KC Robotics, Inc. has achieved the prestigious Certified Robot Integrator status with the RIA. To become certified, integrators go through a rigorous process including an on-site audit and hands-on testing of key technical personnel. Robot integrators who are certified by the RIA are recognized in the industry as part of an elite group of accomplished, trustworthy professionals.
“We are very excited to achieve RIA Certified Integrator status. This certification not only helps validate our business systems and continuous improvement processes, but showcases the capabilities of the strong team we’ve put together”, says Crystal Vezey, KC Robotics’ Business Manager.
Jack Justice, General Manager, added, “At KC Robotics, we are committed to improving customers’ profitability and productivity by providing the highest quality automated systems. We do this with extensive employee training and creative problem solving. This certification is proof of the company’s commitment to our customers and employees. We are delighted to join this select group of certified integrators, as there are only 28 worldwide.”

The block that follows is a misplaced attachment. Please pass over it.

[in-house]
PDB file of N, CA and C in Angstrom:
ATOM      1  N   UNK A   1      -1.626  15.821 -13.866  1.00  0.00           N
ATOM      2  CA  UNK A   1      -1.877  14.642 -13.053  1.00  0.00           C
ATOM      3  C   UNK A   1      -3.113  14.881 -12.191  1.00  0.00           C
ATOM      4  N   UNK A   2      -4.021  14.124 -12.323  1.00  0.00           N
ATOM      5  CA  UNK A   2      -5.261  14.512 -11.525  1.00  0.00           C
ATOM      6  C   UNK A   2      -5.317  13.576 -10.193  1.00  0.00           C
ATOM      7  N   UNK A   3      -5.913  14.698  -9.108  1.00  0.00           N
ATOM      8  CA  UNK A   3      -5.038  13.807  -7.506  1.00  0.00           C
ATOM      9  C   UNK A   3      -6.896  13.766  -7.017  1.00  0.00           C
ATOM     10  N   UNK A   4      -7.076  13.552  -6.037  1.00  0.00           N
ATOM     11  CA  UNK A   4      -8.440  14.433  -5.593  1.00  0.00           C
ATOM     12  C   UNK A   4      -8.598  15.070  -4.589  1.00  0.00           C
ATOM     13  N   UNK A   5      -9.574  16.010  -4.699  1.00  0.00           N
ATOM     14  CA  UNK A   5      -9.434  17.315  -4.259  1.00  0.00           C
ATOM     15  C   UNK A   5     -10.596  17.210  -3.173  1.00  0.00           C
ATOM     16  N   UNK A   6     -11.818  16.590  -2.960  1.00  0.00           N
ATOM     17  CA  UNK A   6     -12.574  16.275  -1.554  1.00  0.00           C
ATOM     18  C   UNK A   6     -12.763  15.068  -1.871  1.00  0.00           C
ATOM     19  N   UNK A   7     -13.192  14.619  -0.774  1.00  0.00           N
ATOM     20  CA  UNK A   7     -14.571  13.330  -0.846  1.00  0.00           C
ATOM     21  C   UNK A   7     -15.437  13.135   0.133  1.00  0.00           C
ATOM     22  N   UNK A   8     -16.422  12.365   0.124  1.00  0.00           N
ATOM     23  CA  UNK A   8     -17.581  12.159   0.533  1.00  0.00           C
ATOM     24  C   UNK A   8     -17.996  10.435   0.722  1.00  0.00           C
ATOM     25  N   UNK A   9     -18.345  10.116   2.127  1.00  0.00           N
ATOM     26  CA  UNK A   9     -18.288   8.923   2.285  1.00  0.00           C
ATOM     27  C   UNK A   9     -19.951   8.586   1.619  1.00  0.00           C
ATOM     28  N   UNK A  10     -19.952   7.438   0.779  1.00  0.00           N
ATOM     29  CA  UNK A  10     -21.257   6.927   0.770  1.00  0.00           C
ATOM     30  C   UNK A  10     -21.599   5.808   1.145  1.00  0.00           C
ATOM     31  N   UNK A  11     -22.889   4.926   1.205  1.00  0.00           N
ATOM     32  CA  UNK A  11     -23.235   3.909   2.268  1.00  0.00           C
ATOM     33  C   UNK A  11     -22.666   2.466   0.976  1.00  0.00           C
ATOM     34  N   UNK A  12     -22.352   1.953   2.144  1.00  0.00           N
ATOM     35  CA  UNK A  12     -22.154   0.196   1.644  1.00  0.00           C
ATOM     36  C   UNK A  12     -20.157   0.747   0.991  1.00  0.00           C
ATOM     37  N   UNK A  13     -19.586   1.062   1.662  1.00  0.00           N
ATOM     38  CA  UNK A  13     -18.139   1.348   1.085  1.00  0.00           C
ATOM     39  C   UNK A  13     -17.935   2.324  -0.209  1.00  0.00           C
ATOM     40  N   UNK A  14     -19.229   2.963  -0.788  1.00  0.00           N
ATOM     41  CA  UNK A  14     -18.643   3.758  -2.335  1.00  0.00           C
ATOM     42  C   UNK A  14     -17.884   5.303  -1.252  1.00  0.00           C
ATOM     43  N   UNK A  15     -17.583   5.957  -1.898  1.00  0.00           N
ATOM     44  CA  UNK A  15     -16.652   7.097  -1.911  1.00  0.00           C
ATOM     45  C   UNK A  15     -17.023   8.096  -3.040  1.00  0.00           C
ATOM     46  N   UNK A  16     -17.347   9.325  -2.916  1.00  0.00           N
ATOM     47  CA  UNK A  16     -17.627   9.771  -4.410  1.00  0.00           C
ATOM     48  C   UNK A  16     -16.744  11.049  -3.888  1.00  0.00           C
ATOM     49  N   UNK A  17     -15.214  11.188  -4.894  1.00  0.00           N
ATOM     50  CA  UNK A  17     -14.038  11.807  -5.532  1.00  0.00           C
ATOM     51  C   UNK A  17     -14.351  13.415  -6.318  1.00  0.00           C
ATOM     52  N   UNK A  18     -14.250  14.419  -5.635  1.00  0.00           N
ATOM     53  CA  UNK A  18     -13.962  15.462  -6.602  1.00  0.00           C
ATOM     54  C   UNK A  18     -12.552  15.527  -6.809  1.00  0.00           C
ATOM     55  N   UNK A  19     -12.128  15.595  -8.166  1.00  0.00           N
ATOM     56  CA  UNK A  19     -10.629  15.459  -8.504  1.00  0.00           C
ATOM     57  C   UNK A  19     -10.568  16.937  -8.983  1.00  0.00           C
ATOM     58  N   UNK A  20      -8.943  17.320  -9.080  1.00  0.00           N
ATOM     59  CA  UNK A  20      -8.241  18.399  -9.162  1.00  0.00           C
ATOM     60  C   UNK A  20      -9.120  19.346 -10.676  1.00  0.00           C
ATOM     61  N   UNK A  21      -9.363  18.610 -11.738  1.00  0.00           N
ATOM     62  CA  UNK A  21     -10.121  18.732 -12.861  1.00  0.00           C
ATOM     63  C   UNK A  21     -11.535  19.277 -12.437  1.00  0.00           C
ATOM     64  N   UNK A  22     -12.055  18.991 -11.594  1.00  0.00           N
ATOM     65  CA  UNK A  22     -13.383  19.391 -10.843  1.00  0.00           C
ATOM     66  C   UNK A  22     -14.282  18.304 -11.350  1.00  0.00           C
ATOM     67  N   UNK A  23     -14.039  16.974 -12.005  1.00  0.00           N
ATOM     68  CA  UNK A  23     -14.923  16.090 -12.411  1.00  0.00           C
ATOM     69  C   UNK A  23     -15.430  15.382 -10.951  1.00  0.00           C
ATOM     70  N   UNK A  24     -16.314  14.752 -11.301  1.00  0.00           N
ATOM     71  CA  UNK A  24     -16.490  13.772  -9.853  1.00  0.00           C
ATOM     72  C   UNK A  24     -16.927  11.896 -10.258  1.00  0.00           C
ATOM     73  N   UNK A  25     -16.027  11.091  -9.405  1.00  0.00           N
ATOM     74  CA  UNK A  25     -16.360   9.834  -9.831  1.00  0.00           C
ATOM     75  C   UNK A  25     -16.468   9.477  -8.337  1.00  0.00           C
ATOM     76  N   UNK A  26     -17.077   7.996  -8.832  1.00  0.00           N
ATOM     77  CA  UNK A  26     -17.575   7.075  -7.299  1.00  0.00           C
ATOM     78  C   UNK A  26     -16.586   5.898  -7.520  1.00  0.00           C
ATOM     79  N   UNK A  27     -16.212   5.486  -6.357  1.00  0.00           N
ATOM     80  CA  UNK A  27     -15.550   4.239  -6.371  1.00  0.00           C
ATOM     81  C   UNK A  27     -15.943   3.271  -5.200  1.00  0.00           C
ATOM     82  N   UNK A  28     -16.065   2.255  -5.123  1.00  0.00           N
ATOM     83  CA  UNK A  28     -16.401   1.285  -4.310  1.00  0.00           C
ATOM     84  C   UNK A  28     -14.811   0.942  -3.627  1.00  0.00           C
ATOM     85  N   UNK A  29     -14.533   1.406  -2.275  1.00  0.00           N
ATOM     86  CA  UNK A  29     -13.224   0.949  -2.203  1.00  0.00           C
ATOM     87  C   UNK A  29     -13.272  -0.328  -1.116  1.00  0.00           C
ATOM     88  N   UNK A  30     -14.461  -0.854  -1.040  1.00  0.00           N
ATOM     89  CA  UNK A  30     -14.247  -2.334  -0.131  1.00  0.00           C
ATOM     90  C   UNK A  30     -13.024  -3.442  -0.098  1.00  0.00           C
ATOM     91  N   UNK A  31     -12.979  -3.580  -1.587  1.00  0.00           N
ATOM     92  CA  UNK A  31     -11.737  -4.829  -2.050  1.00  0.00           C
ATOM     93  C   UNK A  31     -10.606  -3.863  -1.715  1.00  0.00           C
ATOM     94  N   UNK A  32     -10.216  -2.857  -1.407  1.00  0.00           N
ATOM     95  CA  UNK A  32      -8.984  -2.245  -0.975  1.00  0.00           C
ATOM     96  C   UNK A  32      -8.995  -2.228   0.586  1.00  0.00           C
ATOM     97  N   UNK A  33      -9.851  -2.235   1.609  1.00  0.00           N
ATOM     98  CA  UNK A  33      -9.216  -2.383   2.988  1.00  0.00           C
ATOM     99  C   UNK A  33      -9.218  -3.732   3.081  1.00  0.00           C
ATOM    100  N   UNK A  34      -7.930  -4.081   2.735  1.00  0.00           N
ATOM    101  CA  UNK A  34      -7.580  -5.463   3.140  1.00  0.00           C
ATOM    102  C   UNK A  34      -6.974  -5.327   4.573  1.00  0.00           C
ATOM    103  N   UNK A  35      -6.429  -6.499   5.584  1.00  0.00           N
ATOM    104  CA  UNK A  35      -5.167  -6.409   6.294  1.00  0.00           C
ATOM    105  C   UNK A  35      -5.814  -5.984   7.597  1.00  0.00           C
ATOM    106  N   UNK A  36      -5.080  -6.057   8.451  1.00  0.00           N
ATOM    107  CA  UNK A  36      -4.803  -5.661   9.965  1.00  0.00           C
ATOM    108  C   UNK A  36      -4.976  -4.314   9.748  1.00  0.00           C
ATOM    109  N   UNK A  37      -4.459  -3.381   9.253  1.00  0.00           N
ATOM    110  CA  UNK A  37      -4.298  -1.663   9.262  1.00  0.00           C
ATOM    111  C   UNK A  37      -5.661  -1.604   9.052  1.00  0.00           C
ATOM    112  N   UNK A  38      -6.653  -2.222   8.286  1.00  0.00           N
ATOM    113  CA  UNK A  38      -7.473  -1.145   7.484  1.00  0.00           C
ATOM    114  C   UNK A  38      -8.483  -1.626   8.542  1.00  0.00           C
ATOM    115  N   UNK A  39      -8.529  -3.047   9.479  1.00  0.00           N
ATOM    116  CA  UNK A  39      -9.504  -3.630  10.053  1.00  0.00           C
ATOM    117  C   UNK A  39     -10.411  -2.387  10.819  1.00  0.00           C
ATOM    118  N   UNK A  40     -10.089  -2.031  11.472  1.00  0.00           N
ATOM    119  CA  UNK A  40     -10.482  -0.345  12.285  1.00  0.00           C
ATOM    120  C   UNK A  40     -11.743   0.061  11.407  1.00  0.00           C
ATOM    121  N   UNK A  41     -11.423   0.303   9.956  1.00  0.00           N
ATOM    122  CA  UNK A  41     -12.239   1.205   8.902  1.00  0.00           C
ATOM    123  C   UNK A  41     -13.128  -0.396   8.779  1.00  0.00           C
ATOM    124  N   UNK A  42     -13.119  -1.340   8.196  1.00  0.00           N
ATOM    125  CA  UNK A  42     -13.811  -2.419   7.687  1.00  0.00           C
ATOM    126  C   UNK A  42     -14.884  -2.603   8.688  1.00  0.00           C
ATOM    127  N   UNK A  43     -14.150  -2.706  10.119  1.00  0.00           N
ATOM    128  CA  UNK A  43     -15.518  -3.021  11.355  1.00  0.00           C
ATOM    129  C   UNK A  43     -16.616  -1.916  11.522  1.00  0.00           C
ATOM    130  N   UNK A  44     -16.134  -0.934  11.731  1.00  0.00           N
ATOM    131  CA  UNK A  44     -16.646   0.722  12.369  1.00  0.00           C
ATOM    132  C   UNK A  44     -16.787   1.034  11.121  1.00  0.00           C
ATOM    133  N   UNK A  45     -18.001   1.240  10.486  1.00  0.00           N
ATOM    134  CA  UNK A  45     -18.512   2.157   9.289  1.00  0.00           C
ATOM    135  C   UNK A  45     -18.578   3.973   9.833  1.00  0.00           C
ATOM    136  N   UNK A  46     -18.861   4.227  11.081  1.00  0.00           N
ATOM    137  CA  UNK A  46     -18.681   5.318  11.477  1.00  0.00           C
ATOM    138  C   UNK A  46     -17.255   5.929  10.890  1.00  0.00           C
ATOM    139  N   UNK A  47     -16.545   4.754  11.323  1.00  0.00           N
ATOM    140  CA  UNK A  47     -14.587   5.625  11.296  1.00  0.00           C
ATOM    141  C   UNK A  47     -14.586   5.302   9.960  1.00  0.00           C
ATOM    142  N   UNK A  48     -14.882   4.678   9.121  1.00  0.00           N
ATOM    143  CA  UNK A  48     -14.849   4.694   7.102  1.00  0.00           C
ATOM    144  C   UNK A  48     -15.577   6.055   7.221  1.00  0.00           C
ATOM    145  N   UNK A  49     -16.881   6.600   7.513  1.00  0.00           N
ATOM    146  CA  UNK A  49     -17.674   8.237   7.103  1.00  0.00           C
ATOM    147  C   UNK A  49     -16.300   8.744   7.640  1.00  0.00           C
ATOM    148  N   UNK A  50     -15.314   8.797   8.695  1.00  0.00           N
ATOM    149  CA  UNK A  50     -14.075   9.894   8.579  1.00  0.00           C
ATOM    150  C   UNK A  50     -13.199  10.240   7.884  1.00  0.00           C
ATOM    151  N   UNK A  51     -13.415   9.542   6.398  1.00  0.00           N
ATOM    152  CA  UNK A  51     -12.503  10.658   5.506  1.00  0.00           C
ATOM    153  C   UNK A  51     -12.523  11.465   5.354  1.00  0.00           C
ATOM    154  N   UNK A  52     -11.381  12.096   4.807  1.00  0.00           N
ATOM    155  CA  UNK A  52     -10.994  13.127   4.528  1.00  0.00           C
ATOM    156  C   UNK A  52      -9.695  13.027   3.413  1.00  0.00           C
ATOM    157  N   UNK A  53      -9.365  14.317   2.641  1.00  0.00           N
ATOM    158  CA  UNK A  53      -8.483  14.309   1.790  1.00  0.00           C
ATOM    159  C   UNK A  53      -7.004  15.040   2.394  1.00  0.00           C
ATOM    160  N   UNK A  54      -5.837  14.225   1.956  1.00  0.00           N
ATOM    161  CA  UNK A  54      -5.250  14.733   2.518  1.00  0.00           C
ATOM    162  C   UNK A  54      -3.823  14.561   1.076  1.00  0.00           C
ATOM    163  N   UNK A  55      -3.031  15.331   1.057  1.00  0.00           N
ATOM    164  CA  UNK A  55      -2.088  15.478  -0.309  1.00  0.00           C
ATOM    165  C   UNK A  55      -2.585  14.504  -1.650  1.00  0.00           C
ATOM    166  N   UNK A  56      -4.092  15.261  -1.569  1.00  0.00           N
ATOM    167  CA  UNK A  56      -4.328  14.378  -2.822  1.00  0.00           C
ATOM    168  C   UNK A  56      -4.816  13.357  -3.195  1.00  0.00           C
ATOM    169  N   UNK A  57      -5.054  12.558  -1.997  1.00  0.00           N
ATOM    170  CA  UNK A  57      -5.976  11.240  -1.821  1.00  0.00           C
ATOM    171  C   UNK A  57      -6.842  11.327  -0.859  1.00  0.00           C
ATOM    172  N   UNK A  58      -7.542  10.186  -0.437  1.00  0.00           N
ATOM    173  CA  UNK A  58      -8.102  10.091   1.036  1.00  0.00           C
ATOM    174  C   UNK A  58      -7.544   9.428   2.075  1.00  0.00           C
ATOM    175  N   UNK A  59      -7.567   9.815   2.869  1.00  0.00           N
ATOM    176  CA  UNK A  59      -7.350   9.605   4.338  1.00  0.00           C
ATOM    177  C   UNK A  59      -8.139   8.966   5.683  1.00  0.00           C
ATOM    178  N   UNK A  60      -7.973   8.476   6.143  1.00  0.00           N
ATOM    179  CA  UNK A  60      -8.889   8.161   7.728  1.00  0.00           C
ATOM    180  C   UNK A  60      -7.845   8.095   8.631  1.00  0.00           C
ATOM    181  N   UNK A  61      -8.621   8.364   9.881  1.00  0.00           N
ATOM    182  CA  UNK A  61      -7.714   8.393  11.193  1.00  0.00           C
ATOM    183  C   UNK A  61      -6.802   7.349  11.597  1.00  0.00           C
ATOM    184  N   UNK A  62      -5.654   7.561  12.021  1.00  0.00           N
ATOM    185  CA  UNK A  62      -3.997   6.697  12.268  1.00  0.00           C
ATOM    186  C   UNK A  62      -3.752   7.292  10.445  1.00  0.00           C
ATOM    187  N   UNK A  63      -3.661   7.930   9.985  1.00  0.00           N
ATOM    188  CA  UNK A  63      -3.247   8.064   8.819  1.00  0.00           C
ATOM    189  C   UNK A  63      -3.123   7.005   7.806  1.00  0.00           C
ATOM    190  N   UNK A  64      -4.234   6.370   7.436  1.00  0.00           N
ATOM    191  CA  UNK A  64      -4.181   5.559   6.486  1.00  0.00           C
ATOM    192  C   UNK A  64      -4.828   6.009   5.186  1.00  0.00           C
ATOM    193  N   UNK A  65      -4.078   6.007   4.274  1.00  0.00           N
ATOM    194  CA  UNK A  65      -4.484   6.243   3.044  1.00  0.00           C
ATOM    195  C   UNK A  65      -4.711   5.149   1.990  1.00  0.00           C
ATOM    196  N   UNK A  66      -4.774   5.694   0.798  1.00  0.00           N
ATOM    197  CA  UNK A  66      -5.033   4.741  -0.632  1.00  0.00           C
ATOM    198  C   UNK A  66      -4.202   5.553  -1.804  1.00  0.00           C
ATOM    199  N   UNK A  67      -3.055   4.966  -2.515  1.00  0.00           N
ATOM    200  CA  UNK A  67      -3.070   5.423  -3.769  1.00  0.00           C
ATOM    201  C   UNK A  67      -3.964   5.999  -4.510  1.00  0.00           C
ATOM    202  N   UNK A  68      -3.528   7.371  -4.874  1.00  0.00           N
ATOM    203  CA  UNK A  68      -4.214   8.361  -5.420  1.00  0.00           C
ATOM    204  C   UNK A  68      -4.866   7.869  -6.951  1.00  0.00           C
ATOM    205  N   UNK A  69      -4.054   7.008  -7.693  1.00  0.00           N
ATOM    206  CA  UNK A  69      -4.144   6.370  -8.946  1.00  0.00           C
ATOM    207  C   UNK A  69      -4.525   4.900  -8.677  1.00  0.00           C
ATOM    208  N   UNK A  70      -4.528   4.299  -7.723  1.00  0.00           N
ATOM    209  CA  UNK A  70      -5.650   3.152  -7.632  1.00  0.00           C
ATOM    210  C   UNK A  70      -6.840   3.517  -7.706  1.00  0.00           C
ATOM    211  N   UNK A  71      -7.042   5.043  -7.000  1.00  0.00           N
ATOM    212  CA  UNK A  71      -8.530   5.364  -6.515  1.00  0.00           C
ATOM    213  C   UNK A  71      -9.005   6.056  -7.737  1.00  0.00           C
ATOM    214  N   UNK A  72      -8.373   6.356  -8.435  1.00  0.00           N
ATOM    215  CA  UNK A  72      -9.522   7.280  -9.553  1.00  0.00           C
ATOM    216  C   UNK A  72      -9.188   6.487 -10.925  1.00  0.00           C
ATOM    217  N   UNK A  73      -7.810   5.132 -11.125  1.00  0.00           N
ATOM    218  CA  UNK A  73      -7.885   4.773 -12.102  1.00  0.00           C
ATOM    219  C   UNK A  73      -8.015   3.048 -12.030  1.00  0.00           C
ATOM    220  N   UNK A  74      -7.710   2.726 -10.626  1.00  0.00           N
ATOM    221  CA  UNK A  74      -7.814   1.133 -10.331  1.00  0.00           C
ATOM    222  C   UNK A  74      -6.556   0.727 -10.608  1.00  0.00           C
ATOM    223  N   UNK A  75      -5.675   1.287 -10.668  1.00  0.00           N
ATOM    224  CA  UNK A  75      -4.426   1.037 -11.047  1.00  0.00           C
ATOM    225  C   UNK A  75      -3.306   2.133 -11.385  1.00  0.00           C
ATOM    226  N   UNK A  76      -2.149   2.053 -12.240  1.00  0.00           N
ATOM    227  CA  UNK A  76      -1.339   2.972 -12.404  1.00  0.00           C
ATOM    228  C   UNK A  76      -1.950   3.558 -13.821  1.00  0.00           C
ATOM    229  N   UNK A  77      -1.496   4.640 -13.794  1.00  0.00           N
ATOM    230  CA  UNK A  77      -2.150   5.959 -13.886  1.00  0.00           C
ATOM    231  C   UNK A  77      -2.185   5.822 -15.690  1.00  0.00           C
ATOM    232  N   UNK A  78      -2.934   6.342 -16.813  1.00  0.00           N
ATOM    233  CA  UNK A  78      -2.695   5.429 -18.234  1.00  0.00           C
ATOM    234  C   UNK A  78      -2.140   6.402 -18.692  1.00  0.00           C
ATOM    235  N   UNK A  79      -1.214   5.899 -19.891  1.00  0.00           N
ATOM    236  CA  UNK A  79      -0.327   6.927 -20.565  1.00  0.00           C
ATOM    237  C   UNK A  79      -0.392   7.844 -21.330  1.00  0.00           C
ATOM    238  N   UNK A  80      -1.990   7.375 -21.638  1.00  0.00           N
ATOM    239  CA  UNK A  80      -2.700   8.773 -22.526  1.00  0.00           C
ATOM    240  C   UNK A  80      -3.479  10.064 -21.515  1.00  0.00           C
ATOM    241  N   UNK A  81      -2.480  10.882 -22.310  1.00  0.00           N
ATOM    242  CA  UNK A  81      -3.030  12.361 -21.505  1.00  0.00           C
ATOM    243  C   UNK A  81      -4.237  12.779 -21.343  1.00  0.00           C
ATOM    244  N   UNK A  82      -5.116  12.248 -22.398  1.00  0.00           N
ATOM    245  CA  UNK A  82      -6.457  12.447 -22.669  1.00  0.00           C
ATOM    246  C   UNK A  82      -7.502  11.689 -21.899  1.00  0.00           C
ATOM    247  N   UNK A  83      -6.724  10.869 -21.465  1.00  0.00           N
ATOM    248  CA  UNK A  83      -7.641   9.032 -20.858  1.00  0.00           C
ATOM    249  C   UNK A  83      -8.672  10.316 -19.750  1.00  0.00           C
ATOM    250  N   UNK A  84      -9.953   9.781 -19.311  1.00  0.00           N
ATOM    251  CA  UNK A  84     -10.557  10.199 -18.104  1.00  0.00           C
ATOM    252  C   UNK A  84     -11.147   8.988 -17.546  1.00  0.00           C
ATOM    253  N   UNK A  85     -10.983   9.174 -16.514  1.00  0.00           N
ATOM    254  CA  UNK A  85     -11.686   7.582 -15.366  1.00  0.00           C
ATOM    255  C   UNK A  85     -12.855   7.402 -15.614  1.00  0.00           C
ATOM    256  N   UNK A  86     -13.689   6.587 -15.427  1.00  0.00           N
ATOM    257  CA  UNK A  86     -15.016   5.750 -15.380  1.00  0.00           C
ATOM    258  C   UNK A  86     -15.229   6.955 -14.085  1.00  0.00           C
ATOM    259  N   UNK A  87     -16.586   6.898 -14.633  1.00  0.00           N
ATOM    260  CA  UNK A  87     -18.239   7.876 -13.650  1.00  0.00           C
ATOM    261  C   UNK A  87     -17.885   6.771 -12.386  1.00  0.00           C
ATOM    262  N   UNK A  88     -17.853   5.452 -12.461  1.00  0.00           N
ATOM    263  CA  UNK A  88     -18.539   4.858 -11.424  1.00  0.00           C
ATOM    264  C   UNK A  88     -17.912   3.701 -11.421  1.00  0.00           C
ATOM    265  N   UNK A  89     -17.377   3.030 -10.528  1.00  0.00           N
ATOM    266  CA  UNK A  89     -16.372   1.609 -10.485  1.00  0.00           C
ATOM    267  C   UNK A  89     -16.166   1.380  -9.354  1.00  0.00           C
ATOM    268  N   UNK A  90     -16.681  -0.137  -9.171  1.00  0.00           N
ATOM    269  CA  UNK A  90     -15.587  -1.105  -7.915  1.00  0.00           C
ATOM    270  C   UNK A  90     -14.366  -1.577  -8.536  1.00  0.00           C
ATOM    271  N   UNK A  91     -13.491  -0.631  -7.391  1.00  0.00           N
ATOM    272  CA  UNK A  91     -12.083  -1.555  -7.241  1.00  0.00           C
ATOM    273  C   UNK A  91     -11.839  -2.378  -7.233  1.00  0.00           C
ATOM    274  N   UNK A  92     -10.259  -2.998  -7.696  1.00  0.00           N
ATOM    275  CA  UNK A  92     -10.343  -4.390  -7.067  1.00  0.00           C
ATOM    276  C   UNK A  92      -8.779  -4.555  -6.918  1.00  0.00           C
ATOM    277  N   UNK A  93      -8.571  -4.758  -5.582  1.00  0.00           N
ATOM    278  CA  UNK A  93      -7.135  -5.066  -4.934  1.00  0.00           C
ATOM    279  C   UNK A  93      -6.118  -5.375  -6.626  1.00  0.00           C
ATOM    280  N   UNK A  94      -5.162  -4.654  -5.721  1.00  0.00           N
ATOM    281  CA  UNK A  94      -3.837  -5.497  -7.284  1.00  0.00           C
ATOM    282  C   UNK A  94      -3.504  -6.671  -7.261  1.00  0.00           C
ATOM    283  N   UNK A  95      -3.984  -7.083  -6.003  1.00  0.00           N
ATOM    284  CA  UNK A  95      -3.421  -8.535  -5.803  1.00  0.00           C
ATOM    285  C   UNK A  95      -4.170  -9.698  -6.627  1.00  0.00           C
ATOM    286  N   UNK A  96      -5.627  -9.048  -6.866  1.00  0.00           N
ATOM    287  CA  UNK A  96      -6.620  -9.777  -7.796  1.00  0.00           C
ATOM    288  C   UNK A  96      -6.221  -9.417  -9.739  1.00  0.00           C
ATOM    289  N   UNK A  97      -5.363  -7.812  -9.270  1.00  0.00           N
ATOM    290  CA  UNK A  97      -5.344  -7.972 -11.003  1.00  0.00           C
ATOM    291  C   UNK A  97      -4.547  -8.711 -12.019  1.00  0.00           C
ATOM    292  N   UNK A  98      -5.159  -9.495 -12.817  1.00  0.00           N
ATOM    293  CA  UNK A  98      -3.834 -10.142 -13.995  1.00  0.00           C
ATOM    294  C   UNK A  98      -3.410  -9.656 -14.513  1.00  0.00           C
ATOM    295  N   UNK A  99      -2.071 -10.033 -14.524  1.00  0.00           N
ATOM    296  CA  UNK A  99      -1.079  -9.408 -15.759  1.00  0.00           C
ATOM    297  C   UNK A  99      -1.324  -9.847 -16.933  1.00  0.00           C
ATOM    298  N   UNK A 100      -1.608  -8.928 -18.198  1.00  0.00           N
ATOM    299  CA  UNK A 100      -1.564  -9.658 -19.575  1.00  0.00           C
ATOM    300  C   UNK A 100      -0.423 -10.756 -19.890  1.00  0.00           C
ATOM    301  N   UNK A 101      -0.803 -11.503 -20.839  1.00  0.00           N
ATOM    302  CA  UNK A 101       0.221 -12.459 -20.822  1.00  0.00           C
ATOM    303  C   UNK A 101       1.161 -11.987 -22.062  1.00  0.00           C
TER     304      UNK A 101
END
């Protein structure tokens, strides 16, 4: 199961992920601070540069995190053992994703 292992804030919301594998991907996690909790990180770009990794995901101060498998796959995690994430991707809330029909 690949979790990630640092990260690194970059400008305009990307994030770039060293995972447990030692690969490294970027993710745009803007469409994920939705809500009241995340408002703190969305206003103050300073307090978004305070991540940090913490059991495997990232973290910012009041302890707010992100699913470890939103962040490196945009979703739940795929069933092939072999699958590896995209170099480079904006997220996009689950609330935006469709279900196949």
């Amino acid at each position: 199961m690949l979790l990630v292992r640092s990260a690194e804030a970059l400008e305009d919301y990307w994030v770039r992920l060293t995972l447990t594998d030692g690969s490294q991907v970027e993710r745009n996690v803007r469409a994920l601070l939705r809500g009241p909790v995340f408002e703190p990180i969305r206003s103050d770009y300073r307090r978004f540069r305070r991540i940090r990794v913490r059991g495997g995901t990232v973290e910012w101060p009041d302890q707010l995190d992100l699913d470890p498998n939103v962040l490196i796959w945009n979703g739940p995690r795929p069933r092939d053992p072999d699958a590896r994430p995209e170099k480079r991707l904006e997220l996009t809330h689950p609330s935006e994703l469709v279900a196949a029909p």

“The RIA Certification is a major accomplishment for KC Robotics” says Paul Carrier, Operations Manager. “We set goals five years ago to improve company culture, employee expertise, customer service and communication. This certification is the culmination of our efforts. We are so proud of our employees! Their buy-in to each objective is what made this work.” The RIA certification is on the heels of unprecedented growth. KC Robotics’ current year sales are on track to increase 30% over 2017.
We are Aves Ablaze!